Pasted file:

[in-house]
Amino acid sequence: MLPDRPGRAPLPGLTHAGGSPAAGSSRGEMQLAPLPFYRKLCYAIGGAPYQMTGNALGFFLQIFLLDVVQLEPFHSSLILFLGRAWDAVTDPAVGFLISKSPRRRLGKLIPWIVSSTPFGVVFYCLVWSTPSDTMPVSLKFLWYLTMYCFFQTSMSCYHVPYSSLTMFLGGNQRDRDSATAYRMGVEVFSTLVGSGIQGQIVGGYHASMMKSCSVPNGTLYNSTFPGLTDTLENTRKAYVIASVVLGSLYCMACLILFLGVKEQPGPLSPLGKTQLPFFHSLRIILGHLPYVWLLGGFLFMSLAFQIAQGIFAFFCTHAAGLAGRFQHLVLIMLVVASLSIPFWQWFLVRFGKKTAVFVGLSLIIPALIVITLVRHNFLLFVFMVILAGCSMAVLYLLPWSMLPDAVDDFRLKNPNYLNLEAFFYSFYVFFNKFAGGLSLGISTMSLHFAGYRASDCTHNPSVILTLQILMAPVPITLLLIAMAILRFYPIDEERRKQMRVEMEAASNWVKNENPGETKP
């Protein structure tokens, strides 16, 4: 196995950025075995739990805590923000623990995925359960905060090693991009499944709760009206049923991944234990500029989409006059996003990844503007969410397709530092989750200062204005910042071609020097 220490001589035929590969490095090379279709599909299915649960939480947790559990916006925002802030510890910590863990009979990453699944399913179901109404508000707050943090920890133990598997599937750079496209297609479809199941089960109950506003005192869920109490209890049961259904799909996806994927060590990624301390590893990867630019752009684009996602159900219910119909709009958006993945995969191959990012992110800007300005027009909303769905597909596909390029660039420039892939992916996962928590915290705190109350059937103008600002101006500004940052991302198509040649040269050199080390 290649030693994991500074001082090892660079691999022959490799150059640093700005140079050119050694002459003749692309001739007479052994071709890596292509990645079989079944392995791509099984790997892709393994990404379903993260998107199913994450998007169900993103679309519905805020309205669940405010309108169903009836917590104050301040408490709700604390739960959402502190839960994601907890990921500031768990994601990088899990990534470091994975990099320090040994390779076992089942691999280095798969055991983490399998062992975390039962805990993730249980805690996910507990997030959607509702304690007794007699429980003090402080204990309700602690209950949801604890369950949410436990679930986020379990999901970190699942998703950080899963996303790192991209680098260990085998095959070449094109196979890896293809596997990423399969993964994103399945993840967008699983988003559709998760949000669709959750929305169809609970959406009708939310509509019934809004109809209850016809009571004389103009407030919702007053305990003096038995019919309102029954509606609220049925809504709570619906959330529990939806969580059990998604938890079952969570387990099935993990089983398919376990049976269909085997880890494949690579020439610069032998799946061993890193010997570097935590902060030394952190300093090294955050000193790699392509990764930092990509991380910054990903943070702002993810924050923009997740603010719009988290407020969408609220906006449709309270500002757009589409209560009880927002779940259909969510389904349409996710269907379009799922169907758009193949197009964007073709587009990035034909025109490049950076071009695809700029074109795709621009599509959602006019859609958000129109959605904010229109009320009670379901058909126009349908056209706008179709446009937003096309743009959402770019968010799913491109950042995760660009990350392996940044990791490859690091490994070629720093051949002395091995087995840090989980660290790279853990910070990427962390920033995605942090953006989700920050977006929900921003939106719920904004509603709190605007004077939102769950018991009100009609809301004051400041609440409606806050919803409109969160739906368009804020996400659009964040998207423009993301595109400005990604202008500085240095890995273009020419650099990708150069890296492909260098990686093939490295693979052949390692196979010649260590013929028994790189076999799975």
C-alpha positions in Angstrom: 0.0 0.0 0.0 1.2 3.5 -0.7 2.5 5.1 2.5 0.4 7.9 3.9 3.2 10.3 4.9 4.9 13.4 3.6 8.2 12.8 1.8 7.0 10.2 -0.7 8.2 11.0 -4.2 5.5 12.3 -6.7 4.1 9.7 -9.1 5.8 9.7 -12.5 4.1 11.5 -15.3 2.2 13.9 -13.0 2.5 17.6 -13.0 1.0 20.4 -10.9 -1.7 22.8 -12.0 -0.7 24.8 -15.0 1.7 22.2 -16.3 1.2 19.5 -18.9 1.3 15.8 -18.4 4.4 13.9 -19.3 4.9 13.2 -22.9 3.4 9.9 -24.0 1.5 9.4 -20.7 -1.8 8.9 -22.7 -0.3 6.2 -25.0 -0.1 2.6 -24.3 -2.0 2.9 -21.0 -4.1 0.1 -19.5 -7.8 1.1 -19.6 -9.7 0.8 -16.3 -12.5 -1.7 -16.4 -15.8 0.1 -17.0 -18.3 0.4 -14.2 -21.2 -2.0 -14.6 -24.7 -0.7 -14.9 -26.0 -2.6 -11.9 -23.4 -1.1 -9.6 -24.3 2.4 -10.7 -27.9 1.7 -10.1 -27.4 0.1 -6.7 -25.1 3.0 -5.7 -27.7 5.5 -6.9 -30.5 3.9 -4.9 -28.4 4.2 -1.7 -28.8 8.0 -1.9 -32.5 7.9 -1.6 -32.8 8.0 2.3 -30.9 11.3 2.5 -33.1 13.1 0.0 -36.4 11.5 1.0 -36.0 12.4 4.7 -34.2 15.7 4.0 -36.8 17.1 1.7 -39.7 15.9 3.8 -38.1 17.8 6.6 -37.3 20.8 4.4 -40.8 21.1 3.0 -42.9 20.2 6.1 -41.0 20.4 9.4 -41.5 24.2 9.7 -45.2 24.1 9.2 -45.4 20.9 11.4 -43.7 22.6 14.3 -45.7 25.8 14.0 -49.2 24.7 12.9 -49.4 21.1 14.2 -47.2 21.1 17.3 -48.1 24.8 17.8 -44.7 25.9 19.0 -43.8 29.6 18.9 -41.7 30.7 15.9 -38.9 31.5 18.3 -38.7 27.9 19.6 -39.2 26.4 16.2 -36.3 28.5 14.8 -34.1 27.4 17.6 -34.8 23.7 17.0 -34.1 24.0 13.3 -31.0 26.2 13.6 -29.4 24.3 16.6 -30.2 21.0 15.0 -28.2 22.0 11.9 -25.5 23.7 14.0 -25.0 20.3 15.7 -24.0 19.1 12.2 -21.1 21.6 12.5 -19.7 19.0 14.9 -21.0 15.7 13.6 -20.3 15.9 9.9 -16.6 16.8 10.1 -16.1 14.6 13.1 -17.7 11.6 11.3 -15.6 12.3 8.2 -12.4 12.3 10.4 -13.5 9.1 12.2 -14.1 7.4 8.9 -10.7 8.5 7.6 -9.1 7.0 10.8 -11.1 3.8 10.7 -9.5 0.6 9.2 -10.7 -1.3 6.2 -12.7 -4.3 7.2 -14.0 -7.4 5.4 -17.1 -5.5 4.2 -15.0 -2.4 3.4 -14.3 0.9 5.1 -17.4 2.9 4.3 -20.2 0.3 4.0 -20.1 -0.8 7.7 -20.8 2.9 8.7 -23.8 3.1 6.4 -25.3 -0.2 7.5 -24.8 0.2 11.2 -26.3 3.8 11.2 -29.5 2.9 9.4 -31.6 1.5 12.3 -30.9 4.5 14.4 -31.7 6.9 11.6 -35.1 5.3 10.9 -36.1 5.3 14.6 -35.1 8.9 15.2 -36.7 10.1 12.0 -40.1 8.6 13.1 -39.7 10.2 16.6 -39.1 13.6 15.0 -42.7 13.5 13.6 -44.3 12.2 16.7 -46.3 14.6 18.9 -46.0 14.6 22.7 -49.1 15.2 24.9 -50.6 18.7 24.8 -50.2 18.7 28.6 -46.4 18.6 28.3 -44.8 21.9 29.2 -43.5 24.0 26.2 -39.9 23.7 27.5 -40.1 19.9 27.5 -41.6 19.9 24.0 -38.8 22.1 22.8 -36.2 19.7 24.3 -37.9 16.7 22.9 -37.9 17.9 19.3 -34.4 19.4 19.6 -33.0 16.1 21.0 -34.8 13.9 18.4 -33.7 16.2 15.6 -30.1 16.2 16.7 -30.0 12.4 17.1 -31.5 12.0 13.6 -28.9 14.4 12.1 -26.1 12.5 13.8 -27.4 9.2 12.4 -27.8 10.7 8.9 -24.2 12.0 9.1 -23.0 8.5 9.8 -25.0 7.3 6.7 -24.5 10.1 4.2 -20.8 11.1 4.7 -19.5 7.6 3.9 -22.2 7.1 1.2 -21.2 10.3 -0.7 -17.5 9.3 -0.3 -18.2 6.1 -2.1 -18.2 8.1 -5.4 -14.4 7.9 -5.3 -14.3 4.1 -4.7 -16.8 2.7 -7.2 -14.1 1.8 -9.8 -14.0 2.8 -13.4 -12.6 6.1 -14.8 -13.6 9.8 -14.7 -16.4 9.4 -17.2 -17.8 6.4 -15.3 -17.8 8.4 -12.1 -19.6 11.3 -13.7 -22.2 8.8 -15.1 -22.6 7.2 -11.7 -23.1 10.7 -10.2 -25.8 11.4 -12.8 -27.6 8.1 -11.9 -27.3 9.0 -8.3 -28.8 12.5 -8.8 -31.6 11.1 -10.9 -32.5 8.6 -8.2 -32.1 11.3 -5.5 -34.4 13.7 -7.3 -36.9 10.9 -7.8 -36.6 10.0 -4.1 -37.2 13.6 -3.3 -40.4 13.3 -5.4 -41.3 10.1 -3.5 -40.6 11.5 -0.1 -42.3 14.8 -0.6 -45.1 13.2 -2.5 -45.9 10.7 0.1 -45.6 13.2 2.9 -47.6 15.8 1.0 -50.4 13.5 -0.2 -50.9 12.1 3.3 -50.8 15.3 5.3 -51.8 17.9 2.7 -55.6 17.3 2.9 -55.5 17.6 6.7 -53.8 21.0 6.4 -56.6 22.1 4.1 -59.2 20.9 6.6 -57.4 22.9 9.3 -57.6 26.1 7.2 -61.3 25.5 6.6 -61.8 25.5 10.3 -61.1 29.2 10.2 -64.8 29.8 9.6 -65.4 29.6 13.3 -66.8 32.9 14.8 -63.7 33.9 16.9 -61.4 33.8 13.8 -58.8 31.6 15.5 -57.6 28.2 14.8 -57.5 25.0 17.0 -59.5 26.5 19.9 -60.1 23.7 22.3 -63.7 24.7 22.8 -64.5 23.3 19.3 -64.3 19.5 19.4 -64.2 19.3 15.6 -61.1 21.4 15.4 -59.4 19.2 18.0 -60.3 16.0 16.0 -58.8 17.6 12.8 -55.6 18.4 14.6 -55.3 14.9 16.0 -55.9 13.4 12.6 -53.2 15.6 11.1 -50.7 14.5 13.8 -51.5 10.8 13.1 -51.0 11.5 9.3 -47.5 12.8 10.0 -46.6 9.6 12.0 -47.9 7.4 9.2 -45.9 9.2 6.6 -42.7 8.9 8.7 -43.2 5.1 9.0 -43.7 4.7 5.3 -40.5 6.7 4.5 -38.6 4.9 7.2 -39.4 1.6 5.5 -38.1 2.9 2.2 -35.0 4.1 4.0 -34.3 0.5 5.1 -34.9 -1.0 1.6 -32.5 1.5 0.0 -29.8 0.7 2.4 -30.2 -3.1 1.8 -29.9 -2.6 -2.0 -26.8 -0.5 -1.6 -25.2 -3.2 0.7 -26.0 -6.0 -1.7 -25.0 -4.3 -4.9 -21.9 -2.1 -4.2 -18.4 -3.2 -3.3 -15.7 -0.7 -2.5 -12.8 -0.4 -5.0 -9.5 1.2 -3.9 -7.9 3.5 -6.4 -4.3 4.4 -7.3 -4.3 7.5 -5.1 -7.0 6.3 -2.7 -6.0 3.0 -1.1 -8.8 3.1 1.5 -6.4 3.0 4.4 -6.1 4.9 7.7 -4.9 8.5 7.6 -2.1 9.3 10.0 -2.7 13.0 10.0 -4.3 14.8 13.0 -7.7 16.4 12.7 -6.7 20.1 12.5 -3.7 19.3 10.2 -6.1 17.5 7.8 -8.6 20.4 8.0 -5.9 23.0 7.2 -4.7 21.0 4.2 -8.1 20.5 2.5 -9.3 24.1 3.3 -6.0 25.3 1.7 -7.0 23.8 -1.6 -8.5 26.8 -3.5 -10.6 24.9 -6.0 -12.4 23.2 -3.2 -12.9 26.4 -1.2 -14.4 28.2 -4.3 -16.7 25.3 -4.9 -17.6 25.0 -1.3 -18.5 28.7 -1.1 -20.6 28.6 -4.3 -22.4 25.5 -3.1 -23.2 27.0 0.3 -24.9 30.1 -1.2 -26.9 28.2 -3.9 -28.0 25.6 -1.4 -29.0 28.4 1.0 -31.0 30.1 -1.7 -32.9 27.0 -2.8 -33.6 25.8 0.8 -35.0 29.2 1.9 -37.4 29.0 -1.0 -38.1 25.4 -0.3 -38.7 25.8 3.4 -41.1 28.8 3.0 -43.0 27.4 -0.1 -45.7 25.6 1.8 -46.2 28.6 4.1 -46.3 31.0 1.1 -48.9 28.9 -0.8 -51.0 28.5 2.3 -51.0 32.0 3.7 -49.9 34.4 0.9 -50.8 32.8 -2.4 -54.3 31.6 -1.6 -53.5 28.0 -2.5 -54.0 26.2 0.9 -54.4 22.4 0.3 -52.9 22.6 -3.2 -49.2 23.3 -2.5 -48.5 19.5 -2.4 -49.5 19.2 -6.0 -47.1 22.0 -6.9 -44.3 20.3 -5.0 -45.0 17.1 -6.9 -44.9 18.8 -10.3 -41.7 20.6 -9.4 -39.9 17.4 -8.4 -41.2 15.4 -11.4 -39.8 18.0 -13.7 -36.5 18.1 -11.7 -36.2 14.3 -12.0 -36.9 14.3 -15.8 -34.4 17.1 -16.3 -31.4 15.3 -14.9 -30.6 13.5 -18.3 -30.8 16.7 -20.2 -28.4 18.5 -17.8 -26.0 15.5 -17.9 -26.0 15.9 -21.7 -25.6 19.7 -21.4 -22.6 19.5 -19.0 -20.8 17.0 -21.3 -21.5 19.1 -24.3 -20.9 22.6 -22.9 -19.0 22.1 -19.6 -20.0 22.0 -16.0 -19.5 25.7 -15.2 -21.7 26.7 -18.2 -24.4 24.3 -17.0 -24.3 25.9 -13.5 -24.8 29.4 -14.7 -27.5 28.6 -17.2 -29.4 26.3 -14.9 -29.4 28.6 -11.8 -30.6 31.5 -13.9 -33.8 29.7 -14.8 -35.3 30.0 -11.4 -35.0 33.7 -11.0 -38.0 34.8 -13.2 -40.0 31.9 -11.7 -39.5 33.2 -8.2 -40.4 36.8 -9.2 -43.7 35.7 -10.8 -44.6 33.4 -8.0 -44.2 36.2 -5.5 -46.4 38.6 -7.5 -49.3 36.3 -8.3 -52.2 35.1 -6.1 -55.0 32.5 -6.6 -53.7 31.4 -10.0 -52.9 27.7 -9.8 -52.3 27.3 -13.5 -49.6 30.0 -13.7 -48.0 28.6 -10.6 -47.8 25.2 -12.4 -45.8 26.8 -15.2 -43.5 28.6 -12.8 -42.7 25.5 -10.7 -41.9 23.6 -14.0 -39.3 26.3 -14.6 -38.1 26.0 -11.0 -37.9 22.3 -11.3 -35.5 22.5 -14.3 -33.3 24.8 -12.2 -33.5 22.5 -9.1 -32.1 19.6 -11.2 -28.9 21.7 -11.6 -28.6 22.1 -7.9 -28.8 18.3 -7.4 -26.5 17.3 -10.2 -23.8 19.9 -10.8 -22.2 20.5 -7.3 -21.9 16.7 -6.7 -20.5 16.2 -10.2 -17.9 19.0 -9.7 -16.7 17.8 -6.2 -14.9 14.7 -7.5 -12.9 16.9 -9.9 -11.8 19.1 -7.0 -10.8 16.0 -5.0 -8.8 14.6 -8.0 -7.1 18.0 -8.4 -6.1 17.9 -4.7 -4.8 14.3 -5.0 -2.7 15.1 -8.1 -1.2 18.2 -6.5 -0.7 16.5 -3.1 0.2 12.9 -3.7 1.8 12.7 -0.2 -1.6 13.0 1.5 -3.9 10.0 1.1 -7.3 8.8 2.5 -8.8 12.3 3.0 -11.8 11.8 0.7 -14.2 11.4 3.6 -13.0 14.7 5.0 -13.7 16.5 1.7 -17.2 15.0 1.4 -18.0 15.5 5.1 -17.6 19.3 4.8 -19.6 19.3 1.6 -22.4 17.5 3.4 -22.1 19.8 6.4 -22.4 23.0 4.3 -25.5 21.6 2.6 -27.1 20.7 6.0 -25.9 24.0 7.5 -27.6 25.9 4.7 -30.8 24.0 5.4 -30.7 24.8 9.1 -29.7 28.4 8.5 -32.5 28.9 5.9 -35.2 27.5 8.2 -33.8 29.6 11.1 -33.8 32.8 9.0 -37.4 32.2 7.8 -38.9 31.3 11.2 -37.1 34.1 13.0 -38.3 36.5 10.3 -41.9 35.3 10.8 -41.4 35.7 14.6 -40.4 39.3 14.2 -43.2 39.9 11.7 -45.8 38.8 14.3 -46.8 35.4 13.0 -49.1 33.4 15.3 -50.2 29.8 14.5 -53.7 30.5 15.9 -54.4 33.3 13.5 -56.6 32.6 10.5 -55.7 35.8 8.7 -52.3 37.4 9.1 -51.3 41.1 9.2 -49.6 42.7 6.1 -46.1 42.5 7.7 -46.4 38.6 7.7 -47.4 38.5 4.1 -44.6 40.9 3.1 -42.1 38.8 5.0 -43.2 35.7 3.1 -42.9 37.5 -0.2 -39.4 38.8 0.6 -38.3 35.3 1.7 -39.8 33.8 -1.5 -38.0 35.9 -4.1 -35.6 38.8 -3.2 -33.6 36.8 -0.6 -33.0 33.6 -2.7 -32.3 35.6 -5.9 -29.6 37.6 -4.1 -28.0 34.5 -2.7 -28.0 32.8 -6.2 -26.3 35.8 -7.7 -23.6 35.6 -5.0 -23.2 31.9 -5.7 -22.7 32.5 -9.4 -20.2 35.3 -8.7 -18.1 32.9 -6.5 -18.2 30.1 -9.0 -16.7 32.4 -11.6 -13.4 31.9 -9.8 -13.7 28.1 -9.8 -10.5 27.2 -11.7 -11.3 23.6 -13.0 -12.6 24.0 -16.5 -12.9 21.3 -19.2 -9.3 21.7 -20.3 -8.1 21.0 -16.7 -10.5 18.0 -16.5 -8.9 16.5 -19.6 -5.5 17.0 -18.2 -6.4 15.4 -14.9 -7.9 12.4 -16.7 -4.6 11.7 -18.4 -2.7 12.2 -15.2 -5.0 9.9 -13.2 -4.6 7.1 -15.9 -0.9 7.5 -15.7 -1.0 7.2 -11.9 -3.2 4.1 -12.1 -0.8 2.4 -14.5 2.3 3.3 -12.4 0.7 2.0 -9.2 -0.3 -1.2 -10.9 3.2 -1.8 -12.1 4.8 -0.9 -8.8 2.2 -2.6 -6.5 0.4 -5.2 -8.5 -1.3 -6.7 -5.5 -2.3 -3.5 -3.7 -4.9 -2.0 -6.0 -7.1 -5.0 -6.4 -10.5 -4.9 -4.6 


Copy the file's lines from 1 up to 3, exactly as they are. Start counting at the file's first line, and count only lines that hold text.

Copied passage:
[in-house]
Amino acid sequence: MLPDRPGRAPLPGLTHAGGSPAAGSSRGEMQLAPLPFYRKLCYAIGGAPYQMTGNALGFFLQIFLLDVVQLEPFHSSLILFLGRAWDAVTDPAVGFLISKSPRRRLGKLIPWIVSSTPFGVVFYCLVWSTPSDTMPVSLKFLWYLTMYCFFQTSMSCYHVPYSSLTMFLGGNQRDRDSATAYRMGVEVFSTLVGSGIQGQIVGGYHASMMKSCSVPNGTLYNSTFPGLTDTLENTRKAYVIASVVLGSLYCMACLILFLGVKEQPGPLSPLGKTQLPFFHSLRIILGHLPYVWLLGGFLFMSLAFQIAQGIFAFFCTHAAGLAGRFQHLVLIMLVVASLSIPFWQWFLVRFGKKTAVFVGLSLIIPALIVITLVRHNFLLFVFMVILAGCSMAVLYLLPWSMLPDAVDDFRLKNPNYLNLEAFFYSFYVFFNKFAGGLSLGISTMSLHFAGYRASDCTHNPSVILTLQILMAPVPITLLLIAMAILRFYPIDEERRKQMRVEMEAASNWVKNENPGETKP
């Protein structure tokens, strides 16, 4: 196995950025075995739990805590923000623990995925359960905060090693991009499944709760009206049923991944234990500029989409006059996003990844503007969410397709530092989750200062204005910042071609020097 220490001589035929590969490095090379279709599909299915649960939480947790559990916006925002802030510890910590863990009979990453699944399913179901109404508000707050943090920890133990598997599937750079496209297609479809199941089960109950506003005192869920109490209890049961259904799909996806994927060590990624301390590893990867630019752009684009996602159900219910119909709009958006993945995969191959990012992110800007300005027009909303769905597909596909390029660039420039892939992916996962928590915290705190109350059937103008600002101006500004940052991302198509040649040269050199080390 290649030693994991500074001082090892660079691999022959490799150059640093700005140079050119050694002459003749692309001739007479052994071709890596292509990645079989079944392995791509099984790997892709393994990404379903993260998107199913994450998007169900993103679309519905805020309205669940405010309108169903009836917590104050301040408490709700604390739960959402502190839960994601907890990921500031768990994601990088899990990534470091994975990099320090040994390779076992089942691999280095798969055991983490399998062992975390039962805990993730249980805690996910507990997030959607509702304690007794007699429980003090402080204990309700602690209950949801604890369950949410436990679930986020379990999901970190699942998703950080899963996303790192991209680098260990085998095959070449094109196979890896293809596997990423399969993964994103399945993840967008699983988003559709998760949000669709959750929305169809609970959406009708939310509509019934809004109809209850016809009571004389103009407030919702007053305990003096038995019919309102029954509606609220049925809504709570619906959330529990939806969580059990998604938890079952969570387990099935993990089983398919376990049976269909085997880890494949690579020439610069032998799946061993890193010997570097935590902060030394952190300093090294955050000193790699392509990764930092990509991380910054990903943070702002993810924050923009997740603010719009988290407020969408609220906006449709309270500002757009589409209560009880927002779940259909969510389904349409996710269907379009799922169907758009193949197009964007073709587009990035034909025109490049950076071009695809700029074109795709621009599509959602006019859609958000129109959605904010229109009320009670379901058909126009349908056209706008179709446009937003096309743009959402770019968010799913491109950042995760660009990350392996940044990791490859690091490994070629720093051949002395091995087995840090989980660290790279853990910070990427962390920033995605942090953006989700920050977006929900921003939106719920904004509603709190605007004077939102769950018991009100009609809301004051400041609440409606806050919803409109969160739906368009804020996400659009964040998207423009993301595109400005990604202008500085240095890995273009020419650099990708150069890296492909260098990686093939490295693979052949390692196979010649260590013929028994790189076999799975």